Though Molly Weasley is the more prominent, her husband Arthur Weasley’s character also makes an impact on Harry’s life. While Molly is the more concerned parent, Arthur Weasley brings a touch of fun and daring into the character. The instances where he is concerned for Harry’s well-being are many, the most notable among them perhaps when he wants to warn Harry about Sirius even though Cornelius Fudge, the minister for magic does not wish to. It’s not that he wants to alarm the child, but he wants him to be prepared. He’s also one who gives the children – Harry as well his own children – a bit more space to breathe. He is not that bothered by some rule breaking, and even help Harry once in a while. He escorts Harry to his hearing, though he doesn’t really need to. He wants to let Harry get a correct version of events from them rather than a half-version from others. He knows Harry wants to spend some time with Ron and Hermione to prepare for their Hallows quest, so he lets Harry go from the duty with chickens. He is willing to take risks for Harry even if his own life is at stake, like guarding the door to the Department of Mysteries, or being a part of the plan to deceive Voldemort in the final book.
In Ron Weasley, Harry finds not just a best friend, but a brother. They become very close, and the strength of their friendship is something that’s evident across the books. From first guiding Harry through his first steps at Hogwarts and the wizarding world, to going with him through the trap door, taking the risk of flying the Ford Anglia, and of course, quitting Hogwarts to go hunting Hallows, the whereabouts of which are unknown, Ron’s character is vital to the story. The other Weasley brothers are not that prominent, but still do make excellent supporting roles. Fred and George, the twins, protect him against the rogue bludger, help him in no small amount by giving him The Marauder’s Map, break rules that could mean their own expulsion from Hogwarts so Harry can chat with Sirius in Umbridge’s fire, believe in his leadership enough to be among the first to sign up for Dumbledore’s Army etc. Ginny Weasley turns out to be more than just family to him of course, but no doubt her character also helped him a lot. She’s the one who gives him hope when he feels Voldemort is controlling him. She is the one who Harry thinks of when hoping all is well with the Weasley family after they disapparate from the wedding. When Bellatrix attacks Ginny, he cares for her enough to change his point of attack away from Voldemort himself.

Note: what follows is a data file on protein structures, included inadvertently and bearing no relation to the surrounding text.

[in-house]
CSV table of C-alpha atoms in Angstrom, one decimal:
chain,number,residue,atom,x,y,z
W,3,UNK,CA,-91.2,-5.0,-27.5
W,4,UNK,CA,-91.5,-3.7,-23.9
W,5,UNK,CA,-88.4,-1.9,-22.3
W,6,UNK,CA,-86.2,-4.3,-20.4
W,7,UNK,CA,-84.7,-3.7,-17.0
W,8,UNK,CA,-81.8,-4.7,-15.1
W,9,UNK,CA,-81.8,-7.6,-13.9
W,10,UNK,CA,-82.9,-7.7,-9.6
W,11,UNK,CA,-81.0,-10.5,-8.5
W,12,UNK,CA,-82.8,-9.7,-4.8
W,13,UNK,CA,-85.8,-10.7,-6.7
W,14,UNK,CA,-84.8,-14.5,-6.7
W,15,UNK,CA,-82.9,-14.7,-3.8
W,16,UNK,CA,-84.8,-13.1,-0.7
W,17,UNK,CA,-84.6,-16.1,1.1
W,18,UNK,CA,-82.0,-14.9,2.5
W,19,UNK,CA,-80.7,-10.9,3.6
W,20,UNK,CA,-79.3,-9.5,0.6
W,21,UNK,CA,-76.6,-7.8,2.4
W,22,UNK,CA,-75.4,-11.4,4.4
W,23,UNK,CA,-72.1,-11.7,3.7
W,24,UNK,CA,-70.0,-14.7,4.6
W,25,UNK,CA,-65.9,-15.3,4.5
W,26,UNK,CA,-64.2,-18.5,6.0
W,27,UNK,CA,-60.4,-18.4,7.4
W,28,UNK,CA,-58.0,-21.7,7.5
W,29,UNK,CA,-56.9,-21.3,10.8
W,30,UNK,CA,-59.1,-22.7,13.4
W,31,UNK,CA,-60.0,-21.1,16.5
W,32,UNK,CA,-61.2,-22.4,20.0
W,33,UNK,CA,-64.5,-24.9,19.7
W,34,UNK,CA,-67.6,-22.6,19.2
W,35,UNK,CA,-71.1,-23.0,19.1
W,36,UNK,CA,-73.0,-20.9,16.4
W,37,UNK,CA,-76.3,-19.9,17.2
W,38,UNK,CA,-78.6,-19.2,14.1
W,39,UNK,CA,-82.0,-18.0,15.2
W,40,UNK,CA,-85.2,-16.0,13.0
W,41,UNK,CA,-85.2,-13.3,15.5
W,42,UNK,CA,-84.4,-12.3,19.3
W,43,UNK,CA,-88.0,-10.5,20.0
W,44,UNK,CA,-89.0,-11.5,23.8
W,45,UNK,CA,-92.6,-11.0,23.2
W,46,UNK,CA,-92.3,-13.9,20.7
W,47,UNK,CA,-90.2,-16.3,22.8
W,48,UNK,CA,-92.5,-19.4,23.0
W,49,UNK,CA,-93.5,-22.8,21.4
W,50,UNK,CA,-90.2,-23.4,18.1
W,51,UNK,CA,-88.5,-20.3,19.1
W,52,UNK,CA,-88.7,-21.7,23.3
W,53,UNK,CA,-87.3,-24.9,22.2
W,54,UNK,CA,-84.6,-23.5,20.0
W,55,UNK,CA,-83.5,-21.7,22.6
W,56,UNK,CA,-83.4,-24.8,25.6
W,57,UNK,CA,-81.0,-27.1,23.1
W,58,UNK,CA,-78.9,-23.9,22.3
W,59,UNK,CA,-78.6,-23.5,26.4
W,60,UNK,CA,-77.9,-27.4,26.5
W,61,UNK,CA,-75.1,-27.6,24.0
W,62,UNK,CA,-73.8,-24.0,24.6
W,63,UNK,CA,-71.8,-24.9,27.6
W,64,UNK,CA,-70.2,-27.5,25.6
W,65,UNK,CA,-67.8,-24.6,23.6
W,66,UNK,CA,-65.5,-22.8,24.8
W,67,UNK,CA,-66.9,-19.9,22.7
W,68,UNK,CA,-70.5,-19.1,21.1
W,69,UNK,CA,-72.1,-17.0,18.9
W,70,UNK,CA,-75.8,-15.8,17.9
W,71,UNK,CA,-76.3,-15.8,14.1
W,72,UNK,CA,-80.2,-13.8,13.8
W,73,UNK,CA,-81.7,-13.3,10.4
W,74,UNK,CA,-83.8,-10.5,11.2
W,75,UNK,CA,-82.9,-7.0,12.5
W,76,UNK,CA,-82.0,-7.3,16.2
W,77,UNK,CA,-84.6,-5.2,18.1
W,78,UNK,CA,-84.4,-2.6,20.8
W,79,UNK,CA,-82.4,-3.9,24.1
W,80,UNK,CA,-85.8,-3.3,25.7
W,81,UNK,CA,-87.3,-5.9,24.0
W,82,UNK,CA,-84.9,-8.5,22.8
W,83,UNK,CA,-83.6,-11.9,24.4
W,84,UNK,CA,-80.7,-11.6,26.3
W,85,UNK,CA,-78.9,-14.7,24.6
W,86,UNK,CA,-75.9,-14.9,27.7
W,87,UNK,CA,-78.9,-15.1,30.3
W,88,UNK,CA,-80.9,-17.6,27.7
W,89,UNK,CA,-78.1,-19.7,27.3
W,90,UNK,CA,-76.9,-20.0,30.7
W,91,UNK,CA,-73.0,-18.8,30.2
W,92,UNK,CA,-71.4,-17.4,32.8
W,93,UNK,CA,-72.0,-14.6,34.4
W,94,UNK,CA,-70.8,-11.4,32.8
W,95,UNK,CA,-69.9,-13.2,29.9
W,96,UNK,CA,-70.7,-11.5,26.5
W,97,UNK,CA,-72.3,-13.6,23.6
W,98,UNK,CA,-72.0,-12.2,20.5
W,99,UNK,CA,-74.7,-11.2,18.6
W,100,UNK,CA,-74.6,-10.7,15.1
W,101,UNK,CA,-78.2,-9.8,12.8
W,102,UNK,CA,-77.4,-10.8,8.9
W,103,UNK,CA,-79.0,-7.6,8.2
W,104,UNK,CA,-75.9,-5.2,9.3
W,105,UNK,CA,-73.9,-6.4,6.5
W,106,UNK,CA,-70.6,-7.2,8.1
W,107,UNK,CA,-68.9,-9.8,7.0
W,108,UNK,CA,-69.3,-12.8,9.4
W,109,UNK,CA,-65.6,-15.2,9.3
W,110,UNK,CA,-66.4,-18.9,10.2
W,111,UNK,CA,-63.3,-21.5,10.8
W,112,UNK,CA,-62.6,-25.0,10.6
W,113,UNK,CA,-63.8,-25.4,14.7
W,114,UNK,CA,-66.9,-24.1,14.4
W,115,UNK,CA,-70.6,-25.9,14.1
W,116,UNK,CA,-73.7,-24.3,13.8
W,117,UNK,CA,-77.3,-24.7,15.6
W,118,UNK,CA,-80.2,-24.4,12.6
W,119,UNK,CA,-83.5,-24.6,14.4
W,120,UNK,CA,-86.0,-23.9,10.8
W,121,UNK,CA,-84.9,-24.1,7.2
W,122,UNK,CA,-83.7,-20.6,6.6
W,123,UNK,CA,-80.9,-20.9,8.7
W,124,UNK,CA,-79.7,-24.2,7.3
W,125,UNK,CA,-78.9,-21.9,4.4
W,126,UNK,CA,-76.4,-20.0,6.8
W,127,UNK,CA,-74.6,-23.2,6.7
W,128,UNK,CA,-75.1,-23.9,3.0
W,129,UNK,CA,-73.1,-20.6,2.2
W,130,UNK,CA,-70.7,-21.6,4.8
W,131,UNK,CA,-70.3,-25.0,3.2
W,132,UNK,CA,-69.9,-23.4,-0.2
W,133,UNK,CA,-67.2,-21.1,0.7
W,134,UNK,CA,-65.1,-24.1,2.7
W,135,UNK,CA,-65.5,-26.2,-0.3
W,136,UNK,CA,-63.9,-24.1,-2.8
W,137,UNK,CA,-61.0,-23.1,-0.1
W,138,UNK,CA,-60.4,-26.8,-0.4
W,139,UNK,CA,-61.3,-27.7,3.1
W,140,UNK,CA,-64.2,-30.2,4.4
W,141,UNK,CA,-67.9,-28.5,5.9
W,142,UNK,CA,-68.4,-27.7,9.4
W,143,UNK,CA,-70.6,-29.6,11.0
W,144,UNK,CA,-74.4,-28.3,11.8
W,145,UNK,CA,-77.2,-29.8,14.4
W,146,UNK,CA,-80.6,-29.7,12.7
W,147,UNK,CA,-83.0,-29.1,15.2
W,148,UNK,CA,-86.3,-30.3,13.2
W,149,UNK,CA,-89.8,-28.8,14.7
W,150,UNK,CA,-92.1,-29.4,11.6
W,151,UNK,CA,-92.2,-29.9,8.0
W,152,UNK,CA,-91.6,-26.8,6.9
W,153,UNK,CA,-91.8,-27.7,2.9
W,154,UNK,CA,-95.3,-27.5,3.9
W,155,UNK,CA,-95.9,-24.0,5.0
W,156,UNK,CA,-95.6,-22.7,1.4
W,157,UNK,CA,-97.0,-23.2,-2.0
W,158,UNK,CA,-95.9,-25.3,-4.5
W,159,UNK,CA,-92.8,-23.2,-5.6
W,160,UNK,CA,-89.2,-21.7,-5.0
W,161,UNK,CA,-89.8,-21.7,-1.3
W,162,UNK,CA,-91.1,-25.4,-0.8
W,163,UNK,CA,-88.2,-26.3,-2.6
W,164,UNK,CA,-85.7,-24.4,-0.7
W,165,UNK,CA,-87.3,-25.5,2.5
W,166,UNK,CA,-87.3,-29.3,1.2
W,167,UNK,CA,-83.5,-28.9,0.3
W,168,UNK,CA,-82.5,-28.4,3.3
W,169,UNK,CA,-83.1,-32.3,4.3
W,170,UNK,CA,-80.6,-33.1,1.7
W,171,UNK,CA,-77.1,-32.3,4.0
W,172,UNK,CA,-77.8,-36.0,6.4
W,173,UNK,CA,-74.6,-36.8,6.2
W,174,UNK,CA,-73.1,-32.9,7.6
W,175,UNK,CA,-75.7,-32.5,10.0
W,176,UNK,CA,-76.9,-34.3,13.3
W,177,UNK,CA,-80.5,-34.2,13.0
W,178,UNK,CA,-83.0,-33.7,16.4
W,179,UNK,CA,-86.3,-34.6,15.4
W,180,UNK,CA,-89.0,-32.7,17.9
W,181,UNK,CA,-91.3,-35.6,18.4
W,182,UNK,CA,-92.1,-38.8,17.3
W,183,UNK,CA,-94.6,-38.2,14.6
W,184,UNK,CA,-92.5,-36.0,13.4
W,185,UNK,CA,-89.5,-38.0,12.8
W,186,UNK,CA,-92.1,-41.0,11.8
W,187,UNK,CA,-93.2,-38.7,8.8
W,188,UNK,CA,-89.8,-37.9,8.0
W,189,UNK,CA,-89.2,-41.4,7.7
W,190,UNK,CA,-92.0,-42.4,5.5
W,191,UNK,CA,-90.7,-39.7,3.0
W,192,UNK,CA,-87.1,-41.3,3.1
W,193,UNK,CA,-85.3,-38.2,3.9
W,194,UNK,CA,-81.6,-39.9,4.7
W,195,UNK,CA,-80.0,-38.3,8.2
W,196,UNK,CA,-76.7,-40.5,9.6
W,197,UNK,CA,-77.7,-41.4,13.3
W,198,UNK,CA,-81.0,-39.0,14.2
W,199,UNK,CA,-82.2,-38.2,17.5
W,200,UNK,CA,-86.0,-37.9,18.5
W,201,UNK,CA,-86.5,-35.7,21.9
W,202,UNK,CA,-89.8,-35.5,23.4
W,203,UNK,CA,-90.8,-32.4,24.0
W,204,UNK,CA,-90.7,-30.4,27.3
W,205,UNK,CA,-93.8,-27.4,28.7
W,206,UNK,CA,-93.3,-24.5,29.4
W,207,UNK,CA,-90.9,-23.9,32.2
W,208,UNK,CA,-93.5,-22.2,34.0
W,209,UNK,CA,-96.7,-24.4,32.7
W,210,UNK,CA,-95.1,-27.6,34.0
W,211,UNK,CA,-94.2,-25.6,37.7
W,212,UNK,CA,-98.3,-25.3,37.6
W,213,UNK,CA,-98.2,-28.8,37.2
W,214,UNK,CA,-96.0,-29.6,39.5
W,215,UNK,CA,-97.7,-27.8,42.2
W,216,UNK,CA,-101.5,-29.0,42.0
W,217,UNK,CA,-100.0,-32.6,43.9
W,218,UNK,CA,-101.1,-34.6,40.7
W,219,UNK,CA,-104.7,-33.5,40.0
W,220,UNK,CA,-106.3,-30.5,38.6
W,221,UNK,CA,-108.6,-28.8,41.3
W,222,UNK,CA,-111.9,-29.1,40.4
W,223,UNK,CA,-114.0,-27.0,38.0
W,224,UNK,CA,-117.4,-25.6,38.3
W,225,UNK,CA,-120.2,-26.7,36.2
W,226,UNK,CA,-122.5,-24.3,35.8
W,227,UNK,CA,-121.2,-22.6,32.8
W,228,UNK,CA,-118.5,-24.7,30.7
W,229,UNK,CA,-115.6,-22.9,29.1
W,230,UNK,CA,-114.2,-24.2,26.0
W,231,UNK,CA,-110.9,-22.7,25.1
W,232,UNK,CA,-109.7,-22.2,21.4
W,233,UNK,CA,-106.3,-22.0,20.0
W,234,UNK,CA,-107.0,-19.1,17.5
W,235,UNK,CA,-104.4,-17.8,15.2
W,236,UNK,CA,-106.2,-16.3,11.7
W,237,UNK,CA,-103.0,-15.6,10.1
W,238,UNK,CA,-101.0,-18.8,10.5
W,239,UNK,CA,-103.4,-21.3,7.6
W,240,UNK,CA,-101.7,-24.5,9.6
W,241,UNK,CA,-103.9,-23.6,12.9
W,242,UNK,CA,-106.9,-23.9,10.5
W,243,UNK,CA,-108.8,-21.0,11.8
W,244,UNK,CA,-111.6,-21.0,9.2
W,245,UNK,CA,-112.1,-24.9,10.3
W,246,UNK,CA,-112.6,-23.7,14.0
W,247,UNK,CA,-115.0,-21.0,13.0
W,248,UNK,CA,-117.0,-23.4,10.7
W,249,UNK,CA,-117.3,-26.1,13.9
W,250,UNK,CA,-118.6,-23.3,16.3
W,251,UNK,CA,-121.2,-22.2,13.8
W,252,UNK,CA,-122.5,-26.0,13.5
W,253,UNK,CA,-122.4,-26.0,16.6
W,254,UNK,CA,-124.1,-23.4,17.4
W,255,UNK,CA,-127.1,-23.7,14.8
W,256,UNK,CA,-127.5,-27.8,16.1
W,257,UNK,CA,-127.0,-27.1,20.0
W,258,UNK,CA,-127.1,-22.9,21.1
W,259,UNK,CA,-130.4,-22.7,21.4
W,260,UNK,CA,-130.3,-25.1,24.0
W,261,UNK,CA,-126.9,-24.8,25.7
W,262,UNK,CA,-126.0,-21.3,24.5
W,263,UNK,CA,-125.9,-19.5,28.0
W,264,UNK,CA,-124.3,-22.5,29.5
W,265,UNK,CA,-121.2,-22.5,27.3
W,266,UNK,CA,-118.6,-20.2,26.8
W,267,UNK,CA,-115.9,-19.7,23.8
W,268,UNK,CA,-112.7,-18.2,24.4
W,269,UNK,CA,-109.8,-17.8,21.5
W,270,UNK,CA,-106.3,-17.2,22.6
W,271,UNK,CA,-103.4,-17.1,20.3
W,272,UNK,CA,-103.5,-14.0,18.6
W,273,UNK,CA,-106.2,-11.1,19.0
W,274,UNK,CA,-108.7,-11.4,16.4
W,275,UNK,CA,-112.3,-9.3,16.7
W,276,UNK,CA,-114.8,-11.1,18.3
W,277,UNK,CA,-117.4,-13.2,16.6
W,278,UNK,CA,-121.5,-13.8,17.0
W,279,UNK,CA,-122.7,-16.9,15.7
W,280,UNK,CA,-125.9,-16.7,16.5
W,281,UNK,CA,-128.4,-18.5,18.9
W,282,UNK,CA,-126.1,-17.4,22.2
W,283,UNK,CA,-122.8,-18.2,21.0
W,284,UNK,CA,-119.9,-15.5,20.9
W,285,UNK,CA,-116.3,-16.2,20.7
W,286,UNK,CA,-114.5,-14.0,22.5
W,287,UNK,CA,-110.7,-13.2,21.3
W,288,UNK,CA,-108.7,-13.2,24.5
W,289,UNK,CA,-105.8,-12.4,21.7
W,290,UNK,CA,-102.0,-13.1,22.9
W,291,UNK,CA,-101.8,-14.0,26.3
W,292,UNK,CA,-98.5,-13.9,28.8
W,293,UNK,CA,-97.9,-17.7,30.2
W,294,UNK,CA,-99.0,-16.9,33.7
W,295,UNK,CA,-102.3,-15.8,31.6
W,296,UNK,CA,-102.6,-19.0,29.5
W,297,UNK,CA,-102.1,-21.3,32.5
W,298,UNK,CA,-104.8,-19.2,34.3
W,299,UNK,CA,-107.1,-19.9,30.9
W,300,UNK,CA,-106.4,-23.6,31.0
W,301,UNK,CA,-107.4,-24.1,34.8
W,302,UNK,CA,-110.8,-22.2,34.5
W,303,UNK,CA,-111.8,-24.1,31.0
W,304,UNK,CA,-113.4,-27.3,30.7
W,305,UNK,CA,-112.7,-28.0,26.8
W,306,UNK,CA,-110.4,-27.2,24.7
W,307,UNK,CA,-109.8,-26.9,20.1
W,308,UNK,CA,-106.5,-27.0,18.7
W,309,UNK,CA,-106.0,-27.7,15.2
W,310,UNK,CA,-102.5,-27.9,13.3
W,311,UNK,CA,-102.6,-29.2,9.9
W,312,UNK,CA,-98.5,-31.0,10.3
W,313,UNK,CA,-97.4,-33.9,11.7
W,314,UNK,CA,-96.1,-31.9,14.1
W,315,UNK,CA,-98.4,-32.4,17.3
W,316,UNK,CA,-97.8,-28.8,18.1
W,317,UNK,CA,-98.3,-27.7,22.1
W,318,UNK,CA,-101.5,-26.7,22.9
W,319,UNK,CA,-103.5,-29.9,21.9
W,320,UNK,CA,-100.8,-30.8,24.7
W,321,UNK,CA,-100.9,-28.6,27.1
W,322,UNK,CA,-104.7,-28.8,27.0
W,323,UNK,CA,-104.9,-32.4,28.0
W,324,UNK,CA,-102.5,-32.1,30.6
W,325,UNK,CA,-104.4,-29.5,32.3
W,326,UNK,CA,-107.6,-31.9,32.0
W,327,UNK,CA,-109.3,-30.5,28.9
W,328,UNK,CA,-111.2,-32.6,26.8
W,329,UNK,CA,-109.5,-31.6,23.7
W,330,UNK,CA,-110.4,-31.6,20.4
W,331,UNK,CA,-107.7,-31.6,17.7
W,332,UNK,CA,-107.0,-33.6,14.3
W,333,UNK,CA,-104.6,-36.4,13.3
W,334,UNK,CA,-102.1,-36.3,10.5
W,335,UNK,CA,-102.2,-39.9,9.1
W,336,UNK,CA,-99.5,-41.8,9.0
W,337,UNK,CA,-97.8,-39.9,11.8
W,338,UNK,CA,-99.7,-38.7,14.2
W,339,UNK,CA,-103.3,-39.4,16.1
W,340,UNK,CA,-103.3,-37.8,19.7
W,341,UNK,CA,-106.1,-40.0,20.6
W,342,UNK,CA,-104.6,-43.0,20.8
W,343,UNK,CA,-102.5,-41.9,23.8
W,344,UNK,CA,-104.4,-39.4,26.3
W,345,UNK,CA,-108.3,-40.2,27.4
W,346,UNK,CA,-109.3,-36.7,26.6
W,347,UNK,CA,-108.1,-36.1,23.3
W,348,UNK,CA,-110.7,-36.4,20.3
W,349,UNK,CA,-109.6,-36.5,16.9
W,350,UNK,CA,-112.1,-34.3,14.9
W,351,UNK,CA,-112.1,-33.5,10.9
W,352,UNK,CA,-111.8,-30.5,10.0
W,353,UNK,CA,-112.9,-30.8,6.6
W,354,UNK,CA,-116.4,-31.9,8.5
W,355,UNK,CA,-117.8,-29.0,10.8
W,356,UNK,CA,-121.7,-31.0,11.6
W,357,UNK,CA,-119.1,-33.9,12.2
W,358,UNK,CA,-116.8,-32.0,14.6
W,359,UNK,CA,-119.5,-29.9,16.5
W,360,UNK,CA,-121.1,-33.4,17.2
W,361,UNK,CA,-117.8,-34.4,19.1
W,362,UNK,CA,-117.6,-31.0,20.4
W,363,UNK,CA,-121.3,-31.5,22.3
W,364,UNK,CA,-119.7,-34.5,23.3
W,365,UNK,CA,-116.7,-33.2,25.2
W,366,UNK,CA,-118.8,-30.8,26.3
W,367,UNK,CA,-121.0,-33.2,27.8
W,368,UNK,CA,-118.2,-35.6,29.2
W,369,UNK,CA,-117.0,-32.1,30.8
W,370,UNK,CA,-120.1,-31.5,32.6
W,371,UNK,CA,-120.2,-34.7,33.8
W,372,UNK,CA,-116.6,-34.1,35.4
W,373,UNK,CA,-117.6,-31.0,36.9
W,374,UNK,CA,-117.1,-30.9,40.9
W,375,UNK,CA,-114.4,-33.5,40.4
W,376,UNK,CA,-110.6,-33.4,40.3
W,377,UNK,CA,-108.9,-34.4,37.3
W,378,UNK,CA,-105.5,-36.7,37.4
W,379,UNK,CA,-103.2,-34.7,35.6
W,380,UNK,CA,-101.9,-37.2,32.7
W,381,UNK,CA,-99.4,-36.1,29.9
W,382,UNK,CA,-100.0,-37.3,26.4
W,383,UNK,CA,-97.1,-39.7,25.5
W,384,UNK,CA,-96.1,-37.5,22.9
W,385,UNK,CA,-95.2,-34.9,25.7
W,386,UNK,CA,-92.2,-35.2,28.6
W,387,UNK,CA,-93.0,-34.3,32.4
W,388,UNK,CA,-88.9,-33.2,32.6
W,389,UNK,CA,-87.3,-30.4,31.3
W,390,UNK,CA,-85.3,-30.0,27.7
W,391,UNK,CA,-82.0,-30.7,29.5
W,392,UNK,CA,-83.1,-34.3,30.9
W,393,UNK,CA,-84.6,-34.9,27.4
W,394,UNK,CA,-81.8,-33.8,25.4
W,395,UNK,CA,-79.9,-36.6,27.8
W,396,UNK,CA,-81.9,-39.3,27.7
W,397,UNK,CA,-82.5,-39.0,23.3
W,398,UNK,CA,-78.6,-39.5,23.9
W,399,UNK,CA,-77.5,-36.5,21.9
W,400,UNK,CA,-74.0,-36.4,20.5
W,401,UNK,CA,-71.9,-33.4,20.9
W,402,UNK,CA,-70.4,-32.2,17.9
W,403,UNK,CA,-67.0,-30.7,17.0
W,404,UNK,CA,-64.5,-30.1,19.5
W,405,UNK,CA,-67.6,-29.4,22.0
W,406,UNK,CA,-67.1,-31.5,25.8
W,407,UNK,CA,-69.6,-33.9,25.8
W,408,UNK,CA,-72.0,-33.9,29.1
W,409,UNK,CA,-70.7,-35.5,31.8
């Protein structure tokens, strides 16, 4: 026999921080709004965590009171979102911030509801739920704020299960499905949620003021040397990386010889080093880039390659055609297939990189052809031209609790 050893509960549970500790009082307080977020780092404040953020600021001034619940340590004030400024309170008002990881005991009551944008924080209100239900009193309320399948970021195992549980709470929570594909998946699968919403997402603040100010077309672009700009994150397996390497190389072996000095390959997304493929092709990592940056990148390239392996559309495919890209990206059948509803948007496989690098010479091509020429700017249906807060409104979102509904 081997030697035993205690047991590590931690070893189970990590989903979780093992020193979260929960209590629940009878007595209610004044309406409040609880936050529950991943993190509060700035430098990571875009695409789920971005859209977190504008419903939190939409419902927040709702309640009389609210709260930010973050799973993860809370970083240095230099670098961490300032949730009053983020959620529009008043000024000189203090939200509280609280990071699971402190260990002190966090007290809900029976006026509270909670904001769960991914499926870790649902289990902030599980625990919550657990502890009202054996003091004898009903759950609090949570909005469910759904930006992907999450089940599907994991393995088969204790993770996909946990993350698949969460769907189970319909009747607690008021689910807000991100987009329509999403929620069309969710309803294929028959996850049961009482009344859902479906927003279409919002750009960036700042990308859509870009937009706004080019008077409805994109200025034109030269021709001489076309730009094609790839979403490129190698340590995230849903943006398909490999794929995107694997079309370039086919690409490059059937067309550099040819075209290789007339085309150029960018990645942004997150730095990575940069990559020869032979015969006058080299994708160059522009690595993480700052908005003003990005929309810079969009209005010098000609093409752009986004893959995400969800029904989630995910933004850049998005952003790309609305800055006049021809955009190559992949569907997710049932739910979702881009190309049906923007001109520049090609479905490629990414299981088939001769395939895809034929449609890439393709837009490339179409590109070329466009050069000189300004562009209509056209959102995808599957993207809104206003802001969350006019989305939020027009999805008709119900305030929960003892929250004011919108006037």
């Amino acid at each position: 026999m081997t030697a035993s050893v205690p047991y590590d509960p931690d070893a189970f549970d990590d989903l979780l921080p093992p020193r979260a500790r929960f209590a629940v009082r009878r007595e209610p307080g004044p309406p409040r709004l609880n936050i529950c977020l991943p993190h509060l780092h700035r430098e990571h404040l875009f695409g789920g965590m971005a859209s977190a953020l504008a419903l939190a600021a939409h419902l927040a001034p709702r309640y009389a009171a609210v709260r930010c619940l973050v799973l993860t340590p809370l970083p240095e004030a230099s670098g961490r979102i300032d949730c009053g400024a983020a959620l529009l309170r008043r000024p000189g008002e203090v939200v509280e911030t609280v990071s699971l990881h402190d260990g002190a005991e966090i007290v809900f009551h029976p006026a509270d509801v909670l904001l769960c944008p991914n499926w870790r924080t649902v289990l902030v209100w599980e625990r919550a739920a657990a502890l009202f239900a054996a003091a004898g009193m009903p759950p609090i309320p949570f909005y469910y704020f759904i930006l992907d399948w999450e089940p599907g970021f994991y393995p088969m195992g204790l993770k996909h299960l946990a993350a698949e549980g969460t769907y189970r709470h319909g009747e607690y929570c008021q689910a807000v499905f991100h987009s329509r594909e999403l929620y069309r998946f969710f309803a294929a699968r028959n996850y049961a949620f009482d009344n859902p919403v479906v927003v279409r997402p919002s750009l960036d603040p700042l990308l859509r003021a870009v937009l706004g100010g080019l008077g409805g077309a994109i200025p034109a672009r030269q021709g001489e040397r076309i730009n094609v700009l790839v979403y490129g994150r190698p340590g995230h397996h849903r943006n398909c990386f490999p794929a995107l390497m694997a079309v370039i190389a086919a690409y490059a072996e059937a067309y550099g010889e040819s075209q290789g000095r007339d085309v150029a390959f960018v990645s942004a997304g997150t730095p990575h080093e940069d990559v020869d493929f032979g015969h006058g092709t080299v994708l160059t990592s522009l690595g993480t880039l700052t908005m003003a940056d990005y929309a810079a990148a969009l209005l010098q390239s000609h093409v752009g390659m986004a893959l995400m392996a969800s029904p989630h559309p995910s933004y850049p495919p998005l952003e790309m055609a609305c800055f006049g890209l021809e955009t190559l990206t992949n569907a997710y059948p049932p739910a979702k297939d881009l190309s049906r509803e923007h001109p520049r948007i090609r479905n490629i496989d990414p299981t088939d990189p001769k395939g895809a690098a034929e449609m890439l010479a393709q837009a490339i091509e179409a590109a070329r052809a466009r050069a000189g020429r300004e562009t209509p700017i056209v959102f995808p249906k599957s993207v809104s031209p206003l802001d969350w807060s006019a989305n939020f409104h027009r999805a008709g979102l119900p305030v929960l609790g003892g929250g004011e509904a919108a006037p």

Be it Molly’s protective love for him, Arthur’s more free way of handling things, Ron’s constant presence, the twins’ rule breaking or Ginny’s thoughts, the books, and Harry’s life would not have been the same had the Weasley family not been a part of it. It is their support, I feel, which gives Harry the hope and the strength to take the evil that’s thrown at him and battle it. Yes, deep down, he cares for the Dursleys too, but without the prominent love, support, happiness, understanding and other aspects, I feel the Weasley family is what shapes Harry Potter’s character more than anything else.
Vinay Leo R. believes that the quote from Isaac Asimov, “I write for the same reason I breathe, because if I didn’t, I would die.” holds true for him, for he has experienced the therapeutic power that words have. He’s a web developer by profession, but is always focused on his passion. A voracious reader, he is a poet as well as a writer of fiction, and blogs at his space which he calls I Rhyme Without Reason and reviews some of the books he reads at A Bookworm’s Musing.